Submitted by Tony Mangan.
More to follow
Team USA has steadily progressed as a team through the standings in the 24hr IAU World Challenges. At the 7th edition, USA had its best placing in the event finishing second in the women’s division.
I had the opportunity to interview the team members and their Team Manager, Roy Pirrung.
The team comprised of Jamie Donaldson, Carilyn Johnson, Annette Bednsoky, Debra Horn and Jen Van Allen. They completed a total 636.159km*.
* Team total comprises of top 3 finishers for the team
Roy Pirrung’s thoughts…
NK: What do you feel about Team USA’s performance today?
Roy Pirrung (RP): I think it is great. I think we had a solid team coming in. It was touch and go for a while but our performance was very solid. We know they have endurance and it was a matter of hanging tough under difficult conditions and finishing strong and that’s what they did.
NK: What is Team USA up to next?
RP: Team USA is going for gold next!
Jamie Donaldson’s thoughts…
- NK: You have moved a spot up from last year. Any predictions for 2010?
Jamie Donaldson (JD): I am very happy with my placement this year in Italy. I am actually very surprised. I didn’t run for month and a half from the middle of March through most of April because of a foot injury. I feel like if I can go in to the competition 100% healthy and confident, I would be willing to push it more to see what I could really do. Regardless of placement, I feel truly honored to be running for my country!
NK: Now I was told that that this was a training run for Badwater. Is this correct?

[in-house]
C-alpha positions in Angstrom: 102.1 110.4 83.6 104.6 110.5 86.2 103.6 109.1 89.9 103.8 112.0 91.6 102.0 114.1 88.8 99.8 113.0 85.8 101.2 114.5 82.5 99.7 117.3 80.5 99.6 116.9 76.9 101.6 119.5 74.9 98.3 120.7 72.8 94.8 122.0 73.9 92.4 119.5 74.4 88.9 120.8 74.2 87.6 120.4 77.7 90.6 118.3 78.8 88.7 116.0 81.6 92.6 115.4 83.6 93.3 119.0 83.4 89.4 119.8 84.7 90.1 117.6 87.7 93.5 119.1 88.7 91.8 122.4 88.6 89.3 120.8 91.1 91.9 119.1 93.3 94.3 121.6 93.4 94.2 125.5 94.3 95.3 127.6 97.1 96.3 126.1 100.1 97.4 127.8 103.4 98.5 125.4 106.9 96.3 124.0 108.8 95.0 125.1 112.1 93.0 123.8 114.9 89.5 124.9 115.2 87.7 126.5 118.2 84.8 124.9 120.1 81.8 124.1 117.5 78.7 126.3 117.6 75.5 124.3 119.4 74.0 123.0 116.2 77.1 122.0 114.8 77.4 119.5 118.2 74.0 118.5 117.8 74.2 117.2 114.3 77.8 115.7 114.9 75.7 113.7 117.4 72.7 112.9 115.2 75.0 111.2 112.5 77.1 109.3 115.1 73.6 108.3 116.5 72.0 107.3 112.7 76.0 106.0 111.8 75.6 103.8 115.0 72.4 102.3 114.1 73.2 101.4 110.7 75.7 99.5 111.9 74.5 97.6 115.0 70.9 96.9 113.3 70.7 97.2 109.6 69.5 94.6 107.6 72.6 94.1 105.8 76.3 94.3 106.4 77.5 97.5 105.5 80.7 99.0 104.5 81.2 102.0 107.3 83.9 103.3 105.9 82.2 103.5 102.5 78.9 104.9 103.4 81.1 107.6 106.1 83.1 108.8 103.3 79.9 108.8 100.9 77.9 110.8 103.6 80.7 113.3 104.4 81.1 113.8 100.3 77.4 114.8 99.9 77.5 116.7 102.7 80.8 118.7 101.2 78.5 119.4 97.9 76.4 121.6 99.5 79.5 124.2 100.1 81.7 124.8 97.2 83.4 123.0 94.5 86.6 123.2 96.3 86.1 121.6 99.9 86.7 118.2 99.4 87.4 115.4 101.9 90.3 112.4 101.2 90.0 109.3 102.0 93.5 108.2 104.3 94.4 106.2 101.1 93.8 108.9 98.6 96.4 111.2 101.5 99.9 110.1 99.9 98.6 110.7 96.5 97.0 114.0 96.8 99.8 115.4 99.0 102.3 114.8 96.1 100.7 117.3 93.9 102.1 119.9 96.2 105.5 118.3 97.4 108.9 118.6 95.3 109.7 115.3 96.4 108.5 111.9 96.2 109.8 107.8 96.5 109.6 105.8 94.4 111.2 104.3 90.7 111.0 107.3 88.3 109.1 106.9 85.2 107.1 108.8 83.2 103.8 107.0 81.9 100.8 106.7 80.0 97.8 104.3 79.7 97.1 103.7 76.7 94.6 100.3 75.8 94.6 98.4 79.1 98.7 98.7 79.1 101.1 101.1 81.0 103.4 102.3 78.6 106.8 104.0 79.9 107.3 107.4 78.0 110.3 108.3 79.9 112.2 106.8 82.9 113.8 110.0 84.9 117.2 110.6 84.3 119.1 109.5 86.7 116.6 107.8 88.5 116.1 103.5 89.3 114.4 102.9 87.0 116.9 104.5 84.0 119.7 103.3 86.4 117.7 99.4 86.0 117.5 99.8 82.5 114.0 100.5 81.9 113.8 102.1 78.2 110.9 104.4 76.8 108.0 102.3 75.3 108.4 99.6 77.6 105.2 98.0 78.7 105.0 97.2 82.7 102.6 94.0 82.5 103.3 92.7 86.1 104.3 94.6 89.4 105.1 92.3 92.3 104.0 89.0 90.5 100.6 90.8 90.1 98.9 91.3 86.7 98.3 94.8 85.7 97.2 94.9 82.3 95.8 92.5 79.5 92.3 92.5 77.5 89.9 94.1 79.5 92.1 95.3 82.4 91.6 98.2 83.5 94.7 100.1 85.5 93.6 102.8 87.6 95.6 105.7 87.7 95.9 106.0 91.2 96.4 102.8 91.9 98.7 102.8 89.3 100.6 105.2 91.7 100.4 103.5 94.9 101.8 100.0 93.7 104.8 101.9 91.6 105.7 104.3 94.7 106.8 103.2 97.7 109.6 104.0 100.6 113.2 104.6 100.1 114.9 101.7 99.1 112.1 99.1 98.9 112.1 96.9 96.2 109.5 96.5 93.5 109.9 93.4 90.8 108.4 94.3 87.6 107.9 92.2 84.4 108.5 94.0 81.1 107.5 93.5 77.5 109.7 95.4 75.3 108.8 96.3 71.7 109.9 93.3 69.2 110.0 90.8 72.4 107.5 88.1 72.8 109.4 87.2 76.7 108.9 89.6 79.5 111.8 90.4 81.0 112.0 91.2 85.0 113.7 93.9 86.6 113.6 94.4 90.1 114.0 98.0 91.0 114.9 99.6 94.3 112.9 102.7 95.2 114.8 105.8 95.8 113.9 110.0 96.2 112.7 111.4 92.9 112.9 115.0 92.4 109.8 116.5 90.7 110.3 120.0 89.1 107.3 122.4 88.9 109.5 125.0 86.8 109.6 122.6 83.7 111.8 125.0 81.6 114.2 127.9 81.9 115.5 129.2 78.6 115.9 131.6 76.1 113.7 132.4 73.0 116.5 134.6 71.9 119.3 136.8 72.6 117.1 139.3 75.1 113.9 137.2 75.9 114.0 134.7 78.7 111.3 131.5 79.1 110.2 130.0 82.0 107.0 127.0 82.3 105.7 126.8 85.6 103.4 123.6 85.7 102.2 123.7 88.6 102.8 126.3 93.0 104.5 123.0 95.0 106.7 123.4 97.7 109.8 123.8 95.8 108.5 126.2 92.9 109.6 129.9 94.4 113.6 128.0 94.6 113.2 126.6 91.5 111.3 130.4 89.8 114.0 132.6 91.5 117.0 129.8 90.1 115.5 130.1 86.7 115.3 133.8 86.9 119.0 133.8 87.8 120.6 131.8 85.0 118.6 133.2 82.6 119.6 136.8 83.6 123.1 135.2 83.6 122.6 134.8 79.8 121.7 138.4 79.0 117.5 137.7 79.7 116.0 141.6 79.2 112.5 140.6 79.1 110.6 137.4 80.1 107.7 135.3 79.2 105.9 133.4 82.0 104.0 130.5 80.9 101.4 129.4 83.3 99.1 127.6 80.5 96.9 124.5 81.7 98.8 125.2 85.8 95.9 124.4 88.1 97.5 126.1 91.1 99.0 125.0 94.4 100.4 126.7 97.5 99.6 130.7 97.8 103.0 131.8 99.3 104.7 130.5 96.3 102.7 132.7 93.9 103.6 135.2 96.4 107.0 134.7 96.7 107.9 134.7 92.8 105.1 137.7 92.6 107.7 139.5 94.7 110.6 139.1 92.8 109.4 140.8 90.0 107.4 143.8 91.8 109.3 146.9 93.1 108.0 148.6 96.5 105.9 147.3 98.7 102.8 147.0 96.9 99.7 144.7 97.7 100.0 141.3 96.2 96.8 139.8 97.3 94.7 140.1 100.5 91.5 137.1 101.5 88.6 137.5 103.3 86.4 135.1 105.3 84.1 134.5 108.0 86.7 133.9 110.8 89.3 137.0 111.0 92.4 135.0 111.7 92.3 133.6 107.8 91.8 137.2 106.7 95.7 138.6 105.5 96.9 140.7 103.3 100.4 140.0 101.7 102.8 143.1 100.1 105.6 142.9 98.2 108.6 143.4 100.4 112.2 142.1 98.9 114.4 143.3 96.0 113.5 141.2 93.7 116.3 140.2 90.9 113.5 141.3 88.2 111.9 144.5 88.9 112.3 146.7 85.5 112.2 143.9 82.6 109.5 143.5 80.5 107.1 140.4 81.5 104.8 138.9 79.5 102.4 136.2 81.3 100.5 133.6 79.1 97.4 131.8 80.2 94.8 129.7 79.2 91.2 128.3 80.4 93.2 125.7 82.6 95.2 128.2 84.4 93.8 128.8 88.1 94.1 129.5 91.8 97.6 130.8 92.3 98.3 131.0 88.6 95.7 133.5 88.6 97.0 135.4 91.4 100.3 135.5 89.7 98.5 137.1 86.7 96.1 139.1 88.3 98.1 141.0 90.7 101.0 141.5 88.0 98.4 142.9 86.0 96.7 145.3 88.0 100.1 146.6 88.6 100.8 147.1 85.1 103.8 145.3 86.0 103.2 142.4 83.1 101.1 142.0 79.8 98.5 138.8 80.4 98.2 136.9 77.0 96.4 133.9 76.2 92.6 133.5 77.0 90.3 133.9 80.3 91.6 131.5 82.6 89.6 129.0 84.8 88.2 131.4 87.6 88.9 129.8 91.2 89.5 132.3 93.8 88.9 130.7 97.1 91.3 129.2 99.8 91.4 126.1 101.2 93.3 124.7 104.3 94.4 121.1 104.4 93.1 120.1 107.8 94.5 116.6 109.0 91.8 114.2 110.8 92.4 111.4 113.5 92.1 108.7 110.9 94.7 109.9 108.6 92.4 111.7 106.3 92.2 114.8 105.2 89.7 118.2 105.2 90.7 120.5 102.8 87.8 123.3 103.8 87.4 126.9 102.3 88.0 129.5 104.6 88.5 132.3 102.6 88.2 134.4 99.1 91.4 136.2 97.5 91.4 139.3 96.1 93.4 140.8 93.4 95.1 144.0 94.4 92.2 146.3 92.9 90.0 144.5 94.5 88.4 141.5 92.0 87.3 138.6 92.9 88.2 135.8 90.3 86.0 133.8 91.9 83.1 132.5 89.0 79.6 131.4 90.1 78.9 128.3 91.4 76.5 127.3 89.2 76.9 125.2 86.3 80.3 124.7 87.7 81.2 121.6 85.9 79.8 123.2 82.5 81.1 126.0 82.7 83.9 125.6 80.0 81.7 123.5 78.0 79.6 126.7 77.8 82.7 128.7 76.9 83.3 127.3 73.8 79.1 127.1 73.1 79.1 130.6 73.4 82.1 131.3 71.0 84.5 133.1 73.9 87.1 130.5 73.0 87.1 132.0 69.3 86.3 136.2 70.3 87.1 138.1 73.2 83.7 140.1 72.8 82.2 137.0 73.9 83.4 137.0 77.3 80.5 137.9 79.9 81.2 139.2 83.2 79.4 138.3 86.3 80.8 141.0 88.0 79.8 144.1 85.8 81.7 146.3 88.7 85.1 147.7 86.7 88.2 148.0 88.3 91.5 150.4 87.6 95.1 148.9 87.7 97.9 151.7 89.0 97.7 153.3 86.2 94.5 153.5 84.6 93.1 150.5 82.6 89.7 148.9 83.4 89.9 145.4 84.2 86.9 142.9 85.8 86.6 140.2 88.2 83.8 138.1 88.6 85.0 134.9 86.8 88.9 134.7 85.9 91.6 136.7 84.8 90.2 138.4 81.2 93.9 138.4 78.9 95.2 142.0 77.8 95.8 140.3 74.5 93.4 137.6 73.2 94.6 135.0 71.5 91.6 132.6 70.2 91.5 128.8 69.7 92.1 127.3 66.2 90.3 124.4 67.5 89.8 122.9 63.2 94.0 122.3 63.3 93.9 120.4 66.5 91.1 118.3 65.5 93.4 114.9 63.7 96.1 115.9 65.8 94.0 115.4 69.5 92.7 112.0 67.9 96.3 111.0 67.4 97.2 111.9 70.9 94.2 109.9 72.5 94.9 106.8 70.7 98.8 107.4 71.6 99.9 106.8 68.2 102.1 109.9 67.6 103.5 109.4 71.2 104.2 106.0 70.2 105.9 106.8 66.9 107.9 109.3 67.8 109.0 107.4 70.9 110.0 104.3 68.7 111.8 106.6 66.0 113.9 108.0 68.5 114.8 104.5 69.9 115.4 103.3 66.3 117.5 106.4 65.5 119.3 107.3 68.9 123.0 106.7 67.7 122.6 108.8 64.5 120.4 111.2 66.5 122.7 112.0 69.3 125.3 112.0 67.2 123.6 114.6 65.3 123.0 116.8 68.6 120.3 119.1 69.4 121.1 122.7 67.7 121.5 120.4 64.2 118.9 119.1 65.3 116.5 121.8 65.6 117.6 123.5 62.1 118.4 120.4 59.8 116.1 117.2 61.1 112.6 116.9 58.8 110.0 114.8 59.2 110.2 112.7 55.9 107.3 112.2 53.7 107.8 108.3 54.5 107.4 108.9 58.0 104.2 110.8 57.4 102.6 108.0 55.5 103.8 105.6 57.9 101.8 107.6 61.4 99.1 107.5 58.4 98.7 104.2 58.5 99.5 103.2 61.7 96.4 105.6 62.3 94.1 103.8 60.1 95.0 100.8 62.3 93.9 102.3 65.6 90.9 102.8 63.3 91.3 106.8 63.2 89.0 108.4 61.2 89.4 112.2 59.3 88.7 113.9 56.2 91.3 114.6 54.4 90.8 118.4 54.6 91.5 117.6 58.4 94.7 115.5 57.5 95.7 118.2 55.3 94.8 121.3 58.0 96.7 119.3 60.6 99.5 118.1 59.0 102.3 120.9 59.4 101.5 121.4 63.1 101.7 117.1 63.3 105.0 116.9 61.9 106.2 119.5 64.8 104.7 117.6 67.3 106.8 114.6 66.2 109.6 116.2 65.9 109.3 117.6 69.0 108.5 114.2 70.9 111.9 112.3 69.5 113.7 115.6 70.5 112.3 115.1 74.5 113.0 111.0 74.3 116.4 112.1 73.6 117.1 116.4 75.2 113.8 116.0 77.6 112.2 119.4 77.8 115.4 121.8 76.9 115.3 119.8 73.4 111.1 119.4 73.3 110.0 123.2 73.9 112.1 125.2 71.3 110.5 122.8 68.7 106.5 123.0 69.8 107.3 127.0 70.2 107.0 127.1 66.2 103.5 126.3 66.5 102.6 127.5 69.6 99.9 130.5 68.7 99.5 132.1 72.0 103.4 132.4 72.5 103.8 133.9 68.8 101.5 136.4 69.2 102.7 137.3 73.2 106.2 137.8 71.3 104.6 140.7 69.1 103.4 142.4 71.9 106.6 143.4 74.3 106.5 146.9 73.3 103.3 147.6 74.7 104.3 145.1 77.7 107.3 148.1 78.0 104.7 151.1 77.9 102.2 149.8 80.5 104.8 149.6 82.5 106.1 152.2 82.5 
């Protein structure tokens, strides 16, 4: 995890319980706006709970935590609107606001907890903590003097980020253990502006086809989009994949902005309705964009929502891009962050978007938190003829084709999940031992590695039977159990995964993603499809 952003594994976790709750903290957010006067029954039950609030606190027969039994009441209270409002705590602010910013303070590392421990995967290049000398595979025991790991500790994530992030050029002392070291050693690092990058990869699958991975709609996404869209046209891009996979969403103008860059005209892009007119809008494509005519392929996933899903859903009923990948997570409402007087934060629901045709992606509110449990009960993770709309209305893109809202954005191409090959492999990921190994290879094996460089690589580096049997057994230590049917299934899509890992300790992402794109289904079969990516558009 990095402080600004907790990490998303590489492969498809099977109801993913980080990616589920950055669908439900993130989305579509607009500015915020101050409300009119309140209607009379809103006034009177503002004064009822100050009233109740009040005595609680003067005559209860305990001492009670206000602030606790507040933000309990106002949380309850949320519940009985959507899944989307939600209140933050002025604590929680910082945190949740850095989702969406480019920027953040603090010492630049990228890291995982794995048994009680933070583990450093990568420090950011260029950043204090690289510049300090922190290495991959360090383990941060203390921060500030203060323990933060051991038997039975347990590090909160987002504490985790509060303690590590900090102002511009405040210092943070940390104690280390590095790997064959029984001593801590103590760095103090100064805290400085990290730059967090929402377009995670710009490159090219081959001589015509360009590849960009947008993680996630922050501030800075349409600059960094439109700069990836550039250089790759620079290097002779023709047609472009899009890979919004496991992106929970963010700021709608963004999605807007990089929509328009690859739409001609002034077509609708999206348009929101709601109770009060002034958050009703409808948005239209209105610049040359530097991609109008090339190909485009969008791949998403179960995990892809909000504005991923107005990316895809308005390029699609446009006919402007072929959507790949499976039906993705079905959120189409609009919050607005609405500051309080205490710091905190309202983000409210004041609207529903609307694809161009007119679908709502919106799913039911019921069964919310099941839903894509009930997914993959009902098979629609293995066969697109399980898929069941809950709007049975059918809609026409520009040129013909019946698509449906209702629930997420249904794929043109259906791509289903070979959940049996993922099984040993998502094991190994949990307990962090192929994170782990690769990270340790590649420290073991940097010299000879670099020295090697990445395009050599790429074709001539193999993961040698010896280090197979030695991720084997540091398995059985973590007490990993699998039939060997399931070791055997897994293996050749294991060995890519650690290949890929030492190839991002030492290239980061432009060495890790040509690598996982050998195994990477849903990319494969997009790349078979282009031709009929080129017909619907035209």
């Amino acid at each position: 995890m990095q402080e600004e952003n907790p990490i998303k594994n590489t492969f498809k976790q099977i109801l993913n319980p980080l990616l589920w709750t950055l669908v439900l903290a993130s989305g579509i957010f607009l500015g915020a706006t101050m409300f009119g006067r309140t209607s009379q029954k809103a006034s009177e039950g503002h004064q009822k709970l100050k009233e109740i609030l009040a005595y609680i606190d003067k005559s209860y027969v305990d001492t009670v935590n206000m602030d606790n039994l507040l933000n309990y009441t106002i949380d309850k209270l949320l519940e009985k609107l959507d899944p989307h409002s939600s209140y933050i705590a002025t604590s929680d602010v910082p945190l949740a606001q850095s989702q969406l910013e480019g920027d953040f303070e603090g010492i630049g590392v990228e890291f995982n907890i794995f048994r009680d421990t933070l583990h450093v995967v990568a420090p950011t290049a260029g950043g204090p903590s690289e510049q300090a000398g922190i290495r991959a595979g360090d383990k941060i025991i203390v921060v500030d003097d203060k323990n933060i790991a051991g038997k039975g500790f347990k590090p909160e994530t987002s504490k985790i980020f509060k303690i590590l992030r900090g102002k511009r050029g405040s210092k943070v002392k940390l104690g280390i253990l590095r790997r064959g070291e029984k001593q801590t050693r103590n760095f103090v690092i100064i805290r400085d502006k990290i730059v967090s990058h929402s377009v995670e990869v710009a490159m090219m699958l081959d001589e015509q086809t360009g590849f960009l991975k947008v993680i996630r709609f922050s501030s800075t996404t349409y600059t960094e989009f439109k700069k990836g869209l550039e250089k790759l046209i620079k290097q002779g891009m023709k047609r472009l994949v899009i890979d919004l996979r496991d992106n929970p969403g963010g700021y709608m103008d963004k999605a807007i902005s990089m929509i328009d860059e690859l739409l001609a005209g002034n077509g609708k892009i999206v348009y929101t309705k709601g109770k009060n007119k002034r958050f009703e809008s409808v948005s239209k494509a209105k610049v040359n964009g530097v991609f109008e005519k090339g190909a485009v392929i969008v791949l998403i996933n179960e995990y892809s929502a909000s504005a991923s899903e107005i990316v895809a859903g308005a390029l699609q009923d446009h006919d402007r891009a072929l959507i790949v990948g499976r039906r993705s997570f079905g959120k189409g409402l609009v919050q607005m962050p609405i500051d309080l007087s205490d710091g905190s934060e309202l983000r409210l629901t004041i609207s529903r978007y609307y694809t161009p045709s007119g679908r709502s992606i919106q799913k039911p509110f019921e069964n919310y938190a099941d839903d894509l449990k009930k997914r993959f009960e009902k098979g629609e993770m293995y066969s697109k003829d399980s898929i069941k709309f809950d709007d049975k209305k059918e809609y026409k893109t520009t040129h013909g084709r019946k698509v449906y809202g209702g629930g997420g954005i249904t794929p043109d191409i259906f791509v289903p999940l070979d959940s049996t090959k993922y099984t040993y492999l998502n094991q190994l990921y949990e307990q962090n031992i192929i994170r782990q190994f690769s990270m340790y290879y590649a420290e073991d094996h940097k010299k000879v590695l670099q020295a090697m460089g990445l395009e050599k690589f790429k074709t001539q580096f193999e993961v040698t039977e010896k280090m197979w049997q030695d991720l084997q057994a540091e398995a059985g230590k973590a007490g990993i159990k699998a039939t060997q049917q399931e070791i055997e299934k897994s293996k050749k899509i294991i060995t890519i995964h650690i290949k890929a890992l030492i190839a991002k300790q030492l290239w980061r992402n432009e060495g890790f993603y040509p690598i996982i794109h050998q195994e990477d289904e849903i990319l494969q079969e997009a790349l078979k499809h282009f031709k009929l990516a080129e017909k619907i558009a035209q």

JD: I think this is way harder than Badwater. It was a training run but it was definitely more difficult. In Badwater you are done when you complete your distance but over here you are not done until 24 hours.
NK: How does running races as an individual as opposed to in a team differ?
JD: I really love running for a team. It really means a lot more when you are working for your teammates and your country. I would never want to let them down, so it is very motivating!
Carilyn Johnson’s thoughts…
NK: How was your race today and did you get your 130 Miles that you were aiming for when we spoke pre-race?
Carilyn Johnson: I did not get 130 Miles. It was a good race. I enjoyed the experience. I thought it was hard during the day and once it cooled down, I thought it was great.
NK: What does one go through a 24 hr period?
CJ: I think everyone experiences a 24 hour race differently. That is what makes them so much fun – you really never know what is going to happen! For me, my most successful races are those where I stay relaxed and enjoy the running.
NK: Will you be back, if selected again?
CJ: I love our team! It is a great group of people. I will go back as long as they will have me!
Debra Horn’s thoughts…
NK: How was the race for you?
Debra Horn (DH): I was able to get a PR so I was happy overall with the race. As the day wore on, the heat was a bit of a challenge since I have not had too much opportunity to train in hot weather in Ohio this year. Also the slight ups and downs did break up the race but became more like mountains once night set in.